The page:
From the Publisher: The Homelessness Puzzle

Preventing people in poverty from becoming homeless.

I know how fortunate I am, with a loving family, a terrific job and a great home. I also know not everyone has what I have. Our inaugural Georgia 500 issue, which debuts this month, contains an excellent section on the nonprofits working to improve conditions for the less fortunate. These organizations – old and new, large and small – form integral patches in Georgia’s safety net and deserve attention and participation.

By and large the state does a good job of addressing these issues, but big problems loom. Georgia has been among the five fastest-growing states in the country since 2010. Property values have skyrocketed in some areas (though not everywhere). Several affected governments and school systems have lowered their millage rates to alleviate the impact higher home values would have on property taxes. Such decreases seek to ease the burden on property owners, but they come at the expense of services needed by those who lack homes of their own.

Georgia also signed a bill into law this year a bill to gradually lower the state income tax rate from 5.75% to 4.99% by 2029, even as the state’s 2022 budget represented an $849 million decrease from 2020. Cuts included $44 million in health services and programs.

It’s true that some of our service agencies are flush with federal COVID cash, and many are seeing successful results, particularly in helping veterans who lack housing. Atlanta reduced homelessness significantly through bold redeployment of federally subsidized housing after the 1996 Olympics, but now faces the issue of a persistent though smaller number of people who remain unsheltered. Georgia ranks 20th in homelessness nationally.

The problem is, the COVID money will run out and Georgia, like many successful states, is dangling dangerously close to repeating the mistakes that caused homelessness to spiral out of control in California.

In our state and in California, income inequality contributes to homelessness. As housing prices rise, people who make less money must spend a larger share of their income on housing. From 2008 to 2010, Georgia’s income inequality ratio was 9.3, reflecting the average household income for the richest 20% of households to the poorest 20%. California’s ratio was close at 9.5. The gap has likely widened since.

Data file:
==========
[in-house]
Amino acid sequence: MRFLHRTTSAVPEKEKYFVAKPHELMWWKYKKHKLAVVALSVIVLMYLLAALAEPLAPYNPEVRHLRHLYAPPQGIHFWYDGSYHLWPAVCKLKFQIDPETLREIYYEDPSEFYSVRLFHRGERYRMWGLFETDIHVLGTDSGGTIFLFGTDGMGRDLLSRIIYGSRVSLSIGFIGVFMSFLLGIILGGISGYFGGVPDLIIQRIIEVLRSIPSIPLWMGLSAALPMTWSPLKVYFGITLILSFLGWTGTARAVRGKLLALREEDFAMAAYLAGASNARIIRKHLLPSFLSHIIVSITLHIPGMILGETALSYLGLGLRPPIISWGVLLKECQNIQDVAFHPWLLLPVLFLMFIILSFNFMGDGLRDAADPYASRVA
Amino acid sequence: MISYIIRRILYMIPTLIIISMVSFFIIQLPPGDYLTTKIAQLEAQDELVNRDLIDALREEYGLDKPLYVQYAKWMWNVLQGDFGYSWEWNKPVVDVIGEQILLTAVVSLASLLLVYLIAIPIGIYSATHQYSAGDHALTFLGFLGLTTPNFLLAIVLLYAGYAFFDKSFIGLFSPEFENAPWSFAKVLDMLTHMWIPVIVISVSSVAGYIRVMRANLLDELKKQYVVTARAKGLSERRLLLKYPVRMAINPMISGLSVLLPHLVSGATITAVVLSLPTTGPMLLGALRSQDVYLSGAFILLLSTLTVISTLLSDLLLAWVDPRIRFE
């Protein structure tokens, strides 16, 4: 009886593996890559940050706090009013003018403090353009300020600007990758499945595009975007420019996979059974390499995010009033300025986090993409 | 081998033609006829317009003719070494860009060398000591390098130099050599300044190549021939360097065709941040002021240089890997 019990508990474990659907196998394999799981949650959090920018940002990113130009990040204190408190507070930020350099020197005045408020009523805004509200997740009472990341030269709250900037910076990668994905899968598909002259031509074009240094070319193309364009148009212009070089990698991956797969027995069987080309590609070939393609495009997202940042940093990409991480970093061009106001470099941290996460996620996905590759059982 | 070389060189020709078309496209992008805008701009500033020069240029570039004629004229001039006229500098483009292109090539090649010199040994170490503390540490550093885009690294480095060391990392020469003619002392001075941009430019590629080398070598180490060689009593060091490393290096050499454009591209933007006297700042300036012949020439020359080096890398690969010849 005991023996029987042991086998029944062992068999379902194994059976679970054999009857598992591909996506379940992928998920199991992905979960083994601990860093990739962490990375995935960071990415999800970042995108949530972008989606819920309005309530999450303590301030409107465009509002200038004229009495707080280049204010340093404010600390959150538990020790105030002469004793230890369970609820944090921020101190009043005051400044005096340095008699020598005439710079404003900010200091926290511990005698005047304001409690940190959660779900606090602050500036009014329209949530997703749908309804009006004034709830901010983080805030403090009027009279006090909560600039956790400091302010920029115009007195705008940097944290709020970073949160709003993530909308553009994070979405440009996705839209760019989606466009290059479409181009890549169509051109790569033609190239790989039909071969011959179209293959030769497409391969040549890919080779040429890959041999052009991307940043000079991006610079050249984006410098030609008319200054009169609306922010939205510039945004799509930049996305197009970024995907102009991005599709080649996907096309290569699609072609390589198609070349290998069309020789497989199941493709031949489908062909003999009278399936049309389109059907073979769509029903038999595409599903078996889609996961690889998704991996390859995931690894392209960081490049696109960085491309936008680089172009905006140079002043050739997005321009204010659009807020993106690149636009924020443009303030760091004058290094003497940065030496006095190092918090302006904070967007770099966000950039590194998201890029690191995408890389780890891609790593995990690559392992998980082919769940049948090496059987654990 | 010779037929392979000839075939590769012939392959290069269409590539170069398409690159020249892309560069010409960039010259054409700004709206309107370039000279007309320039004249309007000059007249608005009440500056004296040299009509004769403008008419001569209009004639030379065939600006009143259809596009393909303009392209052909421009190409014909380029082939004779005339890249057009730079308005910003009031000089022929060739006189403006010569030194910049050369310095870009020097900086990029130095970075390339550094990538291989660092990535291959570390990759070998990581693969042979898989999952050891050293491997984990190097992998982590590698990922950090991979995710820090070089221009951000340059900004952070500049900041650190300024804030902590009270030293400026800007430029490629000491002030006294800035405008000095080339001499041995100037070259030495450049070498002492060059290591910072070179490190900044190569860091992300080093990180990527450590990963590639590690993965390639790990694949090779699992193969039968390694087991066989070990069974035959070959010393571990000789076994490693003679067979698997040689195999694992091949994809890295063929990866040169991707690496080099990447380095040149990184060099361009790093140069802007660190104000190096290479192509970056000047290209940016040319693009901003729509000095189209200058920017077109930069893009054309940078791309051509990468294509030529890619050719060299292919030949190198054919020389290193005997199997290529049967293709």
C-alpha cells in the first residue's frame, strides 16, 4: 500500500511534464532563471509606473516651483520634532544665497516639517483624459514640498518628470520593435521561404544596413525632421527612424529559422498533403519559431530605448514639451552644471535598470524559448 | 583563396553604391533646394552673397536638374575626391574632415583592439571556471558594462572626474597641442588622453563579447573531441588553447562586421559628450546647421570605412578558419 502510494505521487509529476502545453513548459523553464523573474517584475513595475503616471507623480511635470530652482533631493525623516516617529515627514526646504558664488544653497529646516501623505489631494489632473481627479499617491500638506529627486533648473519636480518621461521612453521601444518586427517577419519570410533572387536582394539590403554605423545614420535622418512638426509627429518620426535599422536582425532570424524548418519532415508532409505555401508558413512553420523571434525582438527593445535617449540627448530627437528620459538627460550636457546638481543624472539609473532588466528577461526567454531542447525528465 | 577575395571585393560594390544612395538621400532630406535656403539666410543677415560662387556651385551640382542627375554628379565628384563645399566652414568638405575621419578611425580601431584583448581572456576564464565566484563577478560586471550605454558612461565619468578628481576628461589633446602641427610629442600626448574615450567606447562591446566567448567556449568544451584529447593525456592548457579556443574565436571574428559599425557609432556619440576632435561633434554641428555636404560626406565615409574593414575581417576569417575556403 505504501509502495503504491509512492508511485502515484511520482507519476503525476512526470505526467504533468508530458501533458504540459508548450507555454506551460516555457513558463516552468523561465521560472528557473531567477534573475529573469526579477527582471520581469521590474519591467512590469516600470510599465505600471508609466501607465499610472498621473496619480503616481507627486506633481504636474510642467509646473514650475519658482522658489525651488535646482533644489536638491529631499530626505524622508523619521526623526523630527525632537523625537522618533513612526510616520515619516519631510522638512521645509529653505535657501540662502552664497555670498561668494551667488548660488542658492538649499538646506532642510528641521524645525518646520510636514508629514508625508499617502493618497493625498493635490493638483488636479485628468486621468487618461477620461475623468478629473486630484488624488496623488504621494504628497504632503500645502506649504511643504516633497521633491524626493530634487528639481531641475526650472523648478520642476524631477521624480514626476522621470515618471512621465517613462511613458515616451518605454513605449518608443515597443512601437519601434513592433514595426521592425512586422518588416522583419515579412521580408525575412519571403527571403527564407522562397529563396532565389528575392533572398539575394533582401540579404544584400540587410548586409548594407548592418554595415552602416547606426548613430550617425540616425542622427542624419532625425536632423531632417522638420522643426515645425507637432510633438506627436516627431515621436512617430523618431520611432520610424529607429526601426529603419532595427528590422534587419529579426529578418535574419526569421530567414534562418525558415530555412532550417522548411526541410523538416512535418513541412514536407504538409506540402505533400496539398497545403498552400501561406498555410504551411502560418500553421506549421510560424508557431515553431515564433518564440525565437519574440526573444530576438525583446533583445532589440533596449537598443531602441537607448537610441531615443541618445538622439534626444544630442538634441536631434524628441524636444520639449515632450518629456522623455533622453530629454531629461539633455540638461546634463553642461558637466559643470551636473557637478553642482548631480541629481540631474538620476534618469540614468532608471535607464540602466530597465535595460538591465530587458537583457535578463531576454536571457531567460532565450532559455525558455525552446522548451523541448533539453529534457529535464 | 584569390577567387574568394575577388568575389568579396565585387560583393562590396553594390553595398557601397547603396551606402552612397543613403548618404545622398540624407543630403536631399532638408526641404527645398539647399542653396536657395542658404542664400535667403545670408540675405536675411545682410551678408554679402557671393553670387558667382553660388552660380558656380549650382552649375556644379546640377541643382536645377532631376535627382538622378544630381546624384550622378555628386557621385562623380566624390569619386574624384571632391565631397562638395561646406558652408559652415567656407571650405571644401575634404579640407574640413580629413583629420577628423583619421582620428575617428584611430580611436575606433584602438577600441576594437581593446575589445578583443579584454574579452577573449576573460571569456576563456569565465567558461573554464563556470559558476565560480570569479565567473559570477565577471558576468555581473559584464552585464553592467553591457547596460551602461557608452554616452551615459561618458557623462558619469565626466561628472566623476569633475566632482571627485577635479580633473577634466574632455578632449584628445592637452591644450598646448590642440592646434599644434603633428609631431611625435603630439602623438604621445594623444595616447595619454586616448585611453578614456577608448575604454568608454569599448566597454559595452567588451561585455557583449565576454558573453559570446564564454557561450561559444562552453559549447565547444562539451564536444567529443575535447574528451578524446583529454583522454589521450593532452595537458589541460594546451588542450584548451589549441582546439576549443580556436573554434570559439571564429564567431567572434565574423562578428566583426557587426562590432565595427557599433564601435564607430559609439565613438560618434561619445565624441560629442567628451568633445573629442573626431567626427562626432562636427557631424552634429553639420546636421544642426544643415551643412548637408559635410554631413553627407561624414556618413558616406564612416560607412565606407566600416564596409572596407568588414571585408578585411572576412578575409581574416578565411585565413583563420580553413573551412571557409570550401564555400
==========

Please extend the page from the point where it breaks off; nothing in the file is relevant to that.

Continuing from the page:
Georgia’s overall cost of living (including housing) remains lower than the national average, while California’s is 39% higher than the national average. But there is another reason why California residents are being priced out of housing.

The prevalence of NIMBYism has perpetuated homelessness for many years in California, which had 161,548 unsheltered people in 2020. Georgia, with a much lower population overall than California, had a little over 10,000, and nationally there were just over half a million. There’s an abundance of legal avenues for blocking or slowing development – even anonymously. Restricting development to single-family homes and luxury projects has attracted top-tier employers and workers, driving up land values with no recourse for those who can no longer afford to live there.

Temporary shelters, too, are a tough sell in most neighborhoods. The dearth of shelters in California is the result of existing residents keeping them from being built. That means people literally have nowhere to go.

Preventing people living in poverty from becoming homeless in Georgia will be difficult. Already, we simply don’t have enough affordable housing in our cities, from Atlanta to Macon to Savannah. Gentrification and investor-owned properties make the situation even more challenging. Many landlords are international conglomerates with little interest in community and some neglect their properties and tenants. Stakeholders in redeveloping areas will find it difficult to negotiate solutions with such distant partners.

The federal funds flowing through our agencies and nonprofits could be an opportunity to get ahead of these problems. One thing is clear, however: Making more housing accessible and managing gentrification are important pieces not only of the homelessness puzzle, but of Georgia’s appeal – and its overall success. Keeping communities together is as important as keeping families together.

I’m all for lowering taxes, but we must remember services like shelters and treatment centers and even libraries are critical to keeping people on their feet. Reducing these services when the cost of living – including housing – continues to rise could be a gamble on Georgia’s ability to care for its most vulnerable citizens.

Categories: From the Publisher, Opinions